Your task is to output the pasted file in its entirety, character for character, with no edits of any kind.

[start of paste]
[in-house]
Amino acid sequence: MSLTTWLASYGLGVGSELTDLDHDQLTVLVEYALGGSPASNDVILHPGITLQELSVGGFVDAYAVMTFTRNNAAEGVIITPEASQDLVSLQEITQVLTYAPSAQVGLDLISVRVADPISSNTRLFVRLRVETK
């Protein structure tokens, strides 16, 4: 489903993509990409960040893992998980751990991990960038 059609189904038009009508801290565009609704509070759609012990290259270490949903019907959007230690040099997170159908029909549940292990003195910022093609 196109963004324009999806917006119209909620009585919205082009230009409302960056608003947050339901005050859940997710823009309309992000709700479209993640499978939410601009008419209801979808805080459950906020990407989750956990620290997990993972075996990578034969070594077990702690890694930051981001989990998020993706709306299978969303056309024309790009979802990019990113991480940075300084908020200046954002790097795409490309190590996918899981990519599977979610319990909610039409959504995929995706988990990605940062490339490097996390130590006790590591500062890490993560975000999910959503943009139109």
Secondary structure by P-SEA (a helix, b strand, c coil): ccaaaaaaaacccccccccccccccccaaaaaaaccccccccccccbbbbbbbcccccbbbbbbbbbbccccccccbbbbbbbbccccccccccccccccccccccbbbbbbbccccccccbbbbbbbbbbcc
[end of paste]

[in-house]
Amino acid sequence: MSLTTWLASYGLGVGSELTDLDHDQLTVLVEYALGGSPASNDVILHPGITLQELSVGGFVDAYAVMTFTRNNAAEGVIITPEASQDLVSLQEITQVLTYAPSAQVGLDLISVRVADPISSNTRLFVRLRVETK
């Protein structure tokens, strides 16, 4: 489903993509990409960040893992998980751990991990960038 059609189904038009009508801290565009609704509070759609012990290259270490949903019907959007230690040099997170159908029909549940292990003195910022093609 196109963004324009999806917006119209909620009585919205082009230009409302960056608003947050339901005050859940997710823009309309992000709700479209993640499978939410601009008419209801979808805080459950906020990407989750956990620290997990993972075996990578034969070594077990702690890694930051981001989990998020993706709306299978969303056309024309790009979802990019990113991480940075300084908020200046954002790097795409490309190590996918899981990519599977979610319990909610039409959504995929995706988990990605940062490339490097996390130590006790590591500062890490993560975000999910959503943009139109």
Secondary structure by P-SEA (a helix, b strand, c coil): ccaaaaaaaacccccccccccccccccaaaaaaaccccccccccccbbbbbbbcccccbbbbbbbbbbccccccccbbbbbbbbccccccccccccccccccccccbbbbbbbccccccccbbbbbbbbbbcc